By Mark Pattison | Catholic News Service
Biden gave an fairly lengthy introduction to the hymn in his remarks.
“In the last days of the campaign, I began thinking about a hymn that means a lot to me and my family, particularly my deceased son Beau. It captures the faith that sustains me and which I believe sustains America,” he said. “And I hope it can provide some comfort and solace to the 230 million — thousand — Americans who have lost a loved one through this terrible virus this year. My heart goes out to each and every one of you. Hopefully this hymn gives you solace as well. It goes like this.”
At this point, Father Joncas said he was making his own guess as to what that hymn might be. “I was thinking of stuff about racial healing, and thinking, well, maybe he’ll use ‘We Shall Overcome,’ or something like that, but I thought, no that might sound too divisive.”
And then Biden launched into the song’s refrain: “And he will raise you up on eagle’s wings, bear you on the breath of dawn, make you to shine like the sun, and hold you in the palm of his hand.”
“Suddenly my phone started going off because a whole bunch of other people had started watching” Biden’s remarks, Father Joncas said in a Nov. 9 phone interview with Catholic News Service from his quarters at the University of St. Thomas in St. Paul, Minnesota, where he is artist in residence and research fellow in Catholic studies.
“I responded to people yesterday for 90 minutes, and I’m still in the process today,” he added.
“I had heard through the grapevine he (Biden) had used the song earlier in his career. And he had used it earlier at a funeral — a fairly prominent funeral,” said Father Joncas, a priest of the Archdiocese of St. Paul and Minneapolis. “But it was a complete surprise to have it quoted in this setting.”
In a tweet delivered shortly after Biden’s speech, Father Joncas said, “To quote the president-elect, ‘I was honored and humbled’ to hear him quote ‘On Eagle’s Wings’ as he set out his initial vision for the country. I pray that the song can serve in some way to help the healing of our nation.”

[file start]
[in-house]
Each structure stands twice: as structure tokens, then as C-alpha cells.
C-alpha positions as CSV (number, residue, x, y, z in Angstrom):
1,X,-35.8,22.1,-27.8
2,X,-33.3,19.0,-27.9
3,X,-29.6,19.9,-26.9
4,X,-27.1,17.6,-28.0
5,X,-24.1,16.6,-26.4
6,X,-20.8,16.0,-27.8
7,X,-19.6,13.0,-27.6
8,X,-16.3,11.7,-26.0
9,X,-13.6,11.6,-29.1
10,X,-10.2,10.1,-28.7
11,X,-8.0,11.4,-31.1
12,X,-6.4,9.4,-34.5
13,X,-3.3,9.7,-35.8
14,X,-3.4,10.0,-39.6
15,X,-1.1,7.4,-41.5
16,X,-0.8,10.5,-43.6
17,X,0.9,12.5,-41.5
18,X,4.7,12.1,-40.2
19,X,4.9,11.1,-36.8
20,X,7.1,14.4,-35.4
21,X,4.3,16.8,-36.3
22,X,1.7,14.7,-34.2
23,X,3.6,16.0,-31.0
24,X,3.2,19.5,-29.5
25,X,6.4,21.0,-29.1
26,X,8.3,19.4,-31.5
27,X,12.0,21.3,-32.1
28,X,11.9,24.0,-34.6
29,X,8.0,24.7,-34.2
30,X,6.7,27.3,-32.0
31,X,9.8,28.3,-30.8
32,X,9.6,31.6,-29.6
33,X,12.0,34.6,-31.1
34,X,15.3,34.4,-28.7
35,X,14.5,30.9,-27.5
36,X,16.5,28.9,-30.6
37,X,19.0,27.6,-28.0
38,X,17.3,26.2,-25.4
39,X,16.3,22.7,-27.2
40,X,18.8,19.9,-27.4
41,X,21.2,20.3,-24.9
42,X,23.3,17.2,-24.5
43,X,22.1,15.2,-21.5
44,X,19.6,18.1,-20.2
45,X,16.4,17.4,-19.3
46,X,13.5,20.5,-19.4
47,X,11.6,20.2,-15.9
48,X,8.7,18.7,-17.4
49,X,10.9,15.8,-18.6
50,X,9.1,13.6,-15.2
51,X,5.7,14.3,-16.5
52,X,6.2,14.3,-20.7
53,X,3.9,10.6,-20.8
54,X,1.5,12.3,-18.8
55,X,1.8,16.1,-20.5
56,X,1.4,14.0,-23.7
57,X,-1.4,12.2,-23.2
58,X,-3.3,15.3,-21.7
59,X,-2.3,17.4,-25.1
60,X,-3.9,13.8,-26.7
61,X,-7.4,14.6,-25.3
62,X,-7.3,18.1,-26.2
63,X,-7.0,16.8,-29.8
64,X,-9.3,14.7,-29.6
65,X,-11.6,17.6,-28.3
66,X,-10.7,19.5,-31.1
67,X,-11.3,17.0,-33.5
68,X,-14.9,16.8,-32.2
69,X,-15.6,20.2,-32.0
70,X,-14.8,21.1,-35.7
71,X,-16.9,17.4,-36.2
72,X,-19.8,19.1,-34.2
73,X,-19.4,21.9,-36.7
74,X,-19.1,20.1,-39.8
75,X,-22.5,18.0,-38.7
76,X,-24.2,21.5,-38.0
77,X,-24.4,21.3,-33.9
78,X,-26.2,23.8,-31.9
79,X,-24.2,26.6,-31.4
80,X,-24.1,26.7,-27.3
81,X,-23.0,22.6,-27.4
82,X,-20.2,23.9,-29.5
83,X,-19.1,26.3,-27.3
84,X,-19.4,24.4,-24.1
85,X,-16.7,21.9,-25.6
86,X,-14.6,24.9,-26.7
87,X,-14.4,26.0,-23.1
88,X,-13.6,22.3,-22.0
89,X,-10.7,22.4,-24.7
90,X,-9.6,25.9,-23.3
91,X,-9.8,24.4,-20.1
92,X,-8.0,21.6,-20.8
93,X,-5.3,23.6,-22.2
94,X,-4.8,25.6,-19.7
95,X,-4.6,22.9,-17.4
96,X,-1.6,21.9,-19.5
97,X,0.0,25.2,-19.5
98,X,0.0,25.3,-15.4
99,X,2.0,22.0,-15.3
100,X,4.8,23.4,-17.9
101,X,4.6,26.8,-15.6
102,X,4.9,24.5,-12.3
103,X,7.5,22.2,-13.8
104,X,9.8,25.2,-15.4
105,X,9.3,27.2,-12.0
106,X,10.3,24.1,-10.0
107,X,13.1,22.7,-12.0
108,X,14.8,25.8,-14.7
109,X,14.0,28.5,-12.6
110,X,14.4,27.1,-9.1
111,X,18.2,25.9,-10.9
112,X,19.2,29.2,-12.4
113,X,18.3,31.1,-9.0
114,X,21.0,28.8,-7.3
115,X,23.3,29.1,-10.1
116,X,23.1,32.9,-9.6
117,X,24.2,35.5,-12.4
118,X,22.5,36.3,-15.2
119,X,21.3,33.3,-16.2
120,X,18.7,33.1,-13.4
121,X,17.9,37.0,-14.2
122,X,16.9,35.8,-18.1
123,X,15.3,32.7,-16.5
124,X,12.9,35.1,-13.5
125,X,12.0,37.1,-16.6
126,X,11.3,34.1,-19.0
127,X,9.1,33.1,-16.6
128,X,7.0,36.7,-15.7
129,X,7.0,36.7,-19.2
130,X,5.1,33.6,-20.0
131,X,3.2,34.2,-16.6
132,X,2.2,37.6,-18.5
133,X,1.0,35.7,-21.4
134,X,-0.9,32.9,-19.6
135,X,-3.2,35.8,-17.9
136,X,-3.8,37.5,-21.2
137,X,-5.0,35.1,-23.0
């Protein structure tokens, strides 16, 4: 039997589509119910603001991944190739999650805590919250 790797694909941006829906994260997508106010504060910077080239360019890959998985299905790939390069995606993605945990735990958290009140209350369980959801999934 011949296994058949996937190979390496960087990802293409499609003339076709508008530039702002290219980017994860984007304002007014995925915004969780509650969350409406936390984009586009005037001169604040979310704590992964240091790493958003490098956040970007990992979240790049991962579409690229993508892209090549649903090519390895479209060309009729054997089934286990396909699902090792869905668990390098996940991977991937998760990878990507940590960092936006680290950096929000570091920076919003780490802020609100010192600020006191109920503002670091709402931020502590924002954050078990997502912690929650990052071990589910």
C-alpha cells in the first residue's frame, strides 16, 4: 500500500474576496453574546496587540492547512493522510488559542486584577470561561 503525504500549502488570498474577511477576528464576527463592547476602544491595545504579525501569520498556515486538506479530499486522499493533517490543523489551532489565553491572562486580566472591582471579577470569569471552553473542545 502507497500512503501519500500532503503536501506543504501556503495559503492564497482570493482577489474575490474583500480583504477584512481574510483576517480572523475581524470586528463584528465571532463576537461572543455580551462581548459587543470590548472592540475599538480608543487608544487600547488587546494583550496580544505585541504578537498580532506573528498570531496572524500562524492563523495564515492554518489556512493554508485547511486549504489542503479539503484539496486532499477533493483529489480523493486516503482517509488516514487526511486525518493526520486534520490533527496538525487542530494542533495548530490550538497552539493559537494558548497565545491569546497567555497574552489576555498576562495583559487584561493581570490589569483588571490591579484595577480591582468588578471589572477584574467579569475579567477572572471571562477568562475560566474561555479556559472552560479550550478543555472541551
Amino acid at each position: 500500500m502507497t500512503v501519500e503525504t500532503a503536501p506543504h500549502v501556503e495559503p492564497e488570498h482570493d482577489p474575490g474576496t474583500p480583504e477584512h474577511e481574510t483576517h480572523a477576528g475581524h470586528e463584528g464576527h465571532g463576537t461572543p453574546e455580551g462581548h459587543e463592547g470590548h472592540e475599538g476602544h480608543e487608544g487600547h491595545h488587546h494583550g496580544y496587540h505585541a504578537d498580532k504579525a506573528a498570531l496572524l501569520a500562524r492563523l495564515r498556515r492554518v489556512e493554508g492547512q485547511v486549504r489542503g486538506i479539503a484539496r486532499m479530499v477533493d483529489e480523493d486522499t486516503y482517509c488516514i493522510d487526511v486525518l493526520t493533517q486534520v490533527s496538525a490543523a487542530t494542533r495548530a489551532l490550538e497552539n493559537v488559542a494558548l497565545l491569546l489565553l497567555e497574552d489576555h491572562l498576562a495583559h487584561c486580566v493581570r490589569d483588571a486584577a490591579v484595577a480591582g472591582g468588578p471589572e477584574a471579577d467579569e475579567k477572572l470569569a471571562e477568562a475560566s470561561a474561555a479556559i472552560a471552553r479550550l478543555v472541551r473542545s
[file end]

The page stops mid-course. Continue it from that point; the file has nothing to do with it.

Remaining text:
“On Eagle’s Wings,” based on Psalm 91 and written in 1976, has taken on a life of its own far beyond the pages of Catholic hymnals.
“It started in the Catholic ambit, then it became international,” with translations in Polish, Spanish and Italian, the priest said. “It was even sung, for example, at (renowned Italian tenor) Luciano Pavarotti’s funeral — in Italian.”
Then “On Eagle’s Wings” found its way into the official hymnals of other denominations, including the Evangelical Lutheran Church in America and the United Methodist Church, he noted.
“The first big civic usage of it: the Oklahoma (City) bombings (in 1995), the memorial service,” Father Joncas told CNS, “without any direct reference to religious tradition. When you talk about legs, it seems to keep going in all sorts of directions.”
Father Joncas is still composing. His most recent piece, “surprisingly, may end up being second to ‘Eagle’s Wings’” in popularity, he said. “Shelter Me” “was written back in March , specifically to respond to the COVID contagion.
Based on Psalm 23, “that has just exploded on YouTube. There are many, many versions of it now,” the priest added. “Just enter in ‘Joncas’ and ‘Shelter Me’ and you’ll get scads and scads of versions of it.”